Is 128 a prime number? What are the divisors of 128?

## Parity of 128

128 is an even number, because it is evenly divisible by 2: 128 / 2 = 64.

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## Is 128 a perfect square number?

A number is a perfect square (or a square number) if its square root is an integer; that is to say, it is the product of an integer with itself. Here, the square root of 128 is about 11.314.

Thus, the square root of 128 is not an integer, and therefore 128 is not a square number.

## What is the square number of 128?

The square of a number (here 128) is the result of the product of this number (128) by itself (i.e., 128 × 128); the square of 128 is sometimes called "raising 128 to the power 2", or "128 squared".

The square of 128 is 16 384 because 128 × 128 = 1282 = 16 384.

As a consequence, 128 is the square root of 16 384.

## Number of digits of 128

128 is a number with 3 digits.

## What are the multiples of 128?

The multiples of 128 are all integers evenly divisible by 128, that is all numbers such that the remainder of the division by 128 is zero. There are infinitely many multiples of 128. The smallest multiples of 128 are:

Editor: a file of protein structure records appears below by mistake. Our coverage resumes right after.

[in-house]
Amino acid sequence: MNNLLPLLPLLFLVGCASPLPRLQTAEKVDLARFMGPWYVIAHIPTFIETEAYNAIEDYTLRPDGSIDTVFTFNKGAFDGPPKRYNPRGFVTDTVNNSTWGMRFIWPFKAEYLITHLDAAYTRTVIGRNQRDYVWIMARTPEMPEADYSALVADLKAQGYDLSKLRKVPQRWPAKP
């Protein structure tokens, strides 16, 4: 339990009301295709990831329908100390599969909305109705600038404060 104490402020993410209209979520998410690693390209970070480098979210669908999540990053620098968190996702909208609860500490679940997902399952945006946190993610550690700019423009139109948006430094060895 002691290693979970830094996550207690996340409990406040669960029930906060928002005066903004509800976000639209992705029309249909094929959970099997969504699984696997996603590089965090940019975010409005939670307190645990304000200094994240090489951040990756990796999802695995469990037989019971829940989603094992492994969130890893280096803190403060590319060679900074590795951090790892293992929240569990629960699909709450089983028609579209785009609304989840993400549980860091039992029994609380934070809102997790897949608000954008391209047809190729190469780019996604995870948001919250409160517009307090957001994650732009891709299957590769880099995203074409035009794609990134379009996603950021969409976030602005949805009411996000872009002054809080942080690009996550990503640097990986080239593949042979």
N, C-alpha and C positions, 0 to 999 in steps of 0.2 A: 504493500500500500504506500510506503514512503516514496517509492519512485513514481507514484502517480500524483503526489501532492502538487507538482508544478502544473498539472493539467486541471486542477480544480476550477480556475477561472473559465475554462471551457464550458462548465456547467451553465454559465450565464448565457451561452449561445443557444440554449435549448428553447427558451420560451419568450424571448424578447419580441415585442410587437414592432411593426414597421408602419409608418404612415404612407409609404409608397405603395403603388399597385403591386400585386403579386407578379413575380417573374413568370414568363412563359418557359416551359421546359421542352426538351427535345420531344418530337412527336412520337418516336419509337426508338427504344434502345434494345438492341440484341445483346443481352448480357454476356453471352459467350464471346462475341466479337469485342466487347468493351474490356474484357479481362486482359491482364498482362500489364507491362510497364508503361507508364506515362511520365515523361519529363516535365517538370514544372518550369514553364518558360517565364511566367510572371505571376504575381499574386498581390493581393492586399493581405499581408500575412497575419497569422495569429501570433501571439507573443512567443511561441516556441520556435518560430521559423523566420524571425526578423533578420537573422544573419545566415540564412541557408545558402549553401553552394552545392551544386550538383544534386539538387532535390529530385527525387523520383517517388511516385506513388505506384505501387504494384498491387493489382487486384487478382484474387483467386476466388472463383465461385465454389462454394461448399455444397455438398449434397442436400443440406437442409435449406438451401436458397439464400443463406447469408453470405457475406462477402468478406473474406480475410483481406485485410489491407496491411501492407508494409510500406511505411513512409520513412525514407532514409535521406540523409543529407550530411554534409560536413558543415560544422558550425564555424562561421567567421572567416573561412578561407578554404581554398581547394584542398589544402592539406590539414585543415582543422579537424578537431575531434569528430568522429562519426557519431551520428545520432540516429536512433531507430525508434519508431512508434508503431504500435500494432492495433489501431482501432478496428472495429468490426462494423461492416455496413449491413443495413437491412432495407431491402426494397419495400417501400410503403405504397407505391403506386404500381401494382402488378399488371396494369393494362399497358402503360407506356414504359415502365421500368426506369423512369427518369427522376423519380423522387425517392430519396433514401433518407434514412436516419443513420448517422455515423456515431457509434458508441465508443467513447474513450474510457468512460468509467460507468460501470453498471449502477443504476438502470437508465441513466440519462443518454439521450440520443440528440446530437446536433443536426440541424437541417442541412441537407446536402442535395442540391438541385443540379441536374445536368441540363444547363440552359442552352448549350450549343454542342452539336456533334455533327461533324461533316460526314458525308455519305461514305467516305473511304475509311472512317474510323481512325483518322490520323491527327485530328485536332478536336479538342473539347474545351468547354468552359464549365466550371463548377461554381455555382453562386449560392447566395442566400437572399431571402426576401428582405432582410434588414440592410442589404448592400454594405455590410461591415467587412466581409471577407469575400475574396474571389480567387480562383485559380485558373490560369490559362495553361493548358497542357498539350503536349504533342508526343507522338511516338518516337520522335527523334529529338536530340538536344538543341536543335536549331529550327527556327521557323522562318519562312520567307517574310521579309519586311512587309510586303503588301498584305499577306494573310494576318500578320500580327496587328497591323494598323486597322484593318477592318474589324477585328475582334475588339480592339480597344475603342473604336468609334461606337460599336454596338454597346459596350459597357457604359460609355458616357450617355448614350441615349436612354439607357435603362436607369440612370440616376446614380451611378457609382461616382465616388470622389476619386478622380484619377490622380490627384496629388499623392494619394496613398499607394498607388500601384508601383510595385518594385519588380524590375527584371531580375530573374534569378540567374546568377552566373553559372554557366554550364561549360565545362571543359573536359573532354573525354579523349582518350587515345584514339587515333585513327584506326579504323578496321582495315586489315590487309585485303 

• 0: indeed, 0 is divisible by any natural number, and it is thus a multiple of 128 too, since 0 × 128 = 0
• 128: indeed, 128 is a multiple of itself, since 128 is evenly divisible by 128 (we have 128 / 128 = 1, so the remainder of this division is indeed zero)
• 256: indeed, 256 = 128 × 2
• 384: indeed, 384 = 128 × 3
• 512: indeed, 512 = 128 × 4
• 640: indeed, 640 = 128 × 5
• etc.

## How to determine whether an integer is a prime number?

To determine the primality of a number, several algorithms can be used. The most naive technique is to test all divisors strictly smaller to the number of which we want to determine the primality (here 128). First, we can eliminate all even numbers greater than 2 (and hence 4, 6, 8…). Then, we can stop this check when we reach the square root of the number of which we want to determine the primality (here the square root is about 11.314). Historically, the sieve of Eratosthenes (dating from the Greek mathematics) implements this technique in a relatively efficient manner.

More modern techniques include the sieve of Atkin, probabilistic algorithms, and the cyclotomic AKS test.

## Numbers near 128

• Preceding numbers: …126, 127
• Following numbers: 129, 130

### Nearest numbers from 128

• Preceding prime number: 127
• Following prime number: 131
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